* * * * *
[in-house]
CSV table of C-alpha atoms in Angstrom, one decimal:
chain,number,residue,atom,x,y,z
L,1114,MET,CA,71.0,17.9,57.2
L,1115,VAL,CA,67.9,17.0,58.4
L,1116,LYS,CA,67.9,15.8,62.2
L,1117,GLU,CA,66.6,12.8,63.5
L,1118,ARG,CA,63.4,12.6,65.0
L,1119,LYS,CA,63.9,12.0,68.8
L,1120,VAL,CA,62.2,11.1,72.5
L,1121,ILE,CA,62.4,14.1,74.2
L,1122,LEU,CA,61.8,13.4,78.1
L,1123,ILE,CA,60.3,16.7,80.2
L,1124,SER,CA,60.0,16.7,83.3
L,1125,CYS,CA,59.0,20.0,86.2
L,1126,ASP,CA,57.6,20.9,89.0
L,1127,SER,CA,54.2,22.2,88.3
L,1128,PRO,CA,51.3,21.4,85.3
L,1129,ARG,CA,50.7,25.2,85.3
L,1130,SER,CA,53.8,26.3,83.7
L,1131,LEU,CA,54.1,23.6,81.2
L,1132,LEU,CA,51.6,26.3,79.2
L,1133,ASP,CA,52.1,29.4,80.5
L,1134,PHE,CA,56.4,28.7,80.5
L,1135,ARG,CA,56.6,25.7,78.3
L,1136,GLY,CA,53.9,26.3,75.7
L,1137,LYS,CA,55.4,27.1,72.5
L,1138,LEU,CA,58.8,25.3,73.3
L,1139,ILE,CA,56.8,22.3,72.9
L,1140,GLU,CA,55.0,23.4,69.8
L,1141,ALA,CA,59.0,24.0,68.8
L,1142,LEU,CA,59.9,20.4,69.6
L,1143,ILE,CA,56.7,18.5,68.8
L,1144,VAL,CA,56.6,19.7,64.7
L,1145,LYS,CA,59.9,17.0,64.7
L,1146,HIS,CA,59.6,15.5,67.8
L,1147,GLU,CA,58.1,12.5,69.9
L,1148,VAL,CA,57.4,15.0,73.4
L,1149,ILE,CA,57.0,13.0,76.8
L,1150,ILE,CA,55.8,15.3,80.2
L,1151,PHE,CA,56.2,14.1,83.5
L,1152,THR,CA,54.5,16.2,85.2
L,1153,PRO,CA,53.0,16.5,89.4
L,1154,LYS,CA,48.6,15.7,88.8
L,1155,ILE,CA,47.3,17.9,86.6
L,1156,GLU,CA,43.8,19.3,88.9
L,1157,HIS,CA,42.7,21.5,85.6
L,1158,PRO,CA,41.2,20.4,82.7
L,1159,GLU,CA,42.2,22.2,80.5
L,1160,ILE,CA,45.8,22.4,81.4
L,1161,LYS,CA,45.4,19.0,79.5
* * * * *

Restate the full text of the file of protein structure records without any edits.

[in-house]
CSV table of C-alpha atoms in Angstrom, one decimal:
chain,number,residue,atom,x,y,z
L,1114,MET,CA,71.0,17.9,57.2
L,1115,VAL,CA,67.9,17.0,58.4
L,1116,LYS,CA,67.9,15.8,62.2
L,1117,GLU,CA,66.6,12.8,63.5
L,1118,ARG,CA,63.4,12.6,65.0
L,1119,LYS,CA,63.9,12.0,68.8
L,1120,VAL,CA,62.2,11.1,72.5
L,1121,ILE,CA,62.4,14.1,74.2
L,1122,LEU,CA,61.8,13.4,78.1
L,1123,ILE,CA,60.3,16.7,80.2
L,1124,SER,CA,60.0,16.7,83.3
L,1125,CYS,CA,59.0,20.0,86.2
L,1126,ASP,CA,57.6,20.9,89.0
L,1127,SER,CA,54.2,22.2,88.3
L,1128,PRO,CA,51.3,21.4,85.3
L,1129,ARG,CA,50.7,25.2,85.3
L,1130,SER,CA,53.8,26.3,83.7
L,1131,LEU,CA,54.1,23.6,81.2
L,1132,LEU,CA,51.6,26.3,79.2
L,1133,ASP,CA,52.1,29.4,80.5
L,1134,PHE,CA,56.4,28.7,80.5
L,1135,ARG,CA,56.6,25.7,78.3
L,1136,GLY,CA,53.9,26.3,75.7
L,1137,LYS,CA,55.4,27.1,72.5
L,1138,LEU,CA,58.8,25.3,73.3
L,1139,ILE,CA,56.8,22.3,72.9
L,1140,GLU,CA,55.0,23.4,69.8
L,1141,ALA,CA,59.0,24.0,68.8
L,1142,LEU,CA,59.9,20.4,69.6
L,1143,ILE,CA,56.7,18.5,68.8
L,1144,VAL,CA,56.6,19.7,64.7
L,1145,LYS,CA,59.9,17.0,64.7
L,1146,HIS,CA,59.6,15.5,67.8
L,1147,GLU,CA,58.1,12.5,69.9
L,1148,VAL,CA,57.4,15.0,73.4
L,1149,ILE,CA,57.0,13.0,76.8
L,1150,ILE,CA,55.8,15.3,80.2
L,1151,PHE,CA,56.2,14.1,83.5
L,1152,THR,CA,54.5,16.2,85.2
L,1153,PRO,CA,53.0,16.5,89.4
L,1154,LYS,CA,48.6,15.7,88.8
L,1155,ILE,CA,47.3,17.9,86.6
L,1156,GLU,CA,43.8,19.3,88.9
L,1157,HIS,CA,42.7,21.5,85.6
L,1158,PRO,CA,41.2,20.4,82.7
L,1159,GLU,CA,42.2,22.2,80.5
L,1160,ILE,CA,45.8,22.4,81.4
L,1161,LYS,CA,45.4,19.0,79.5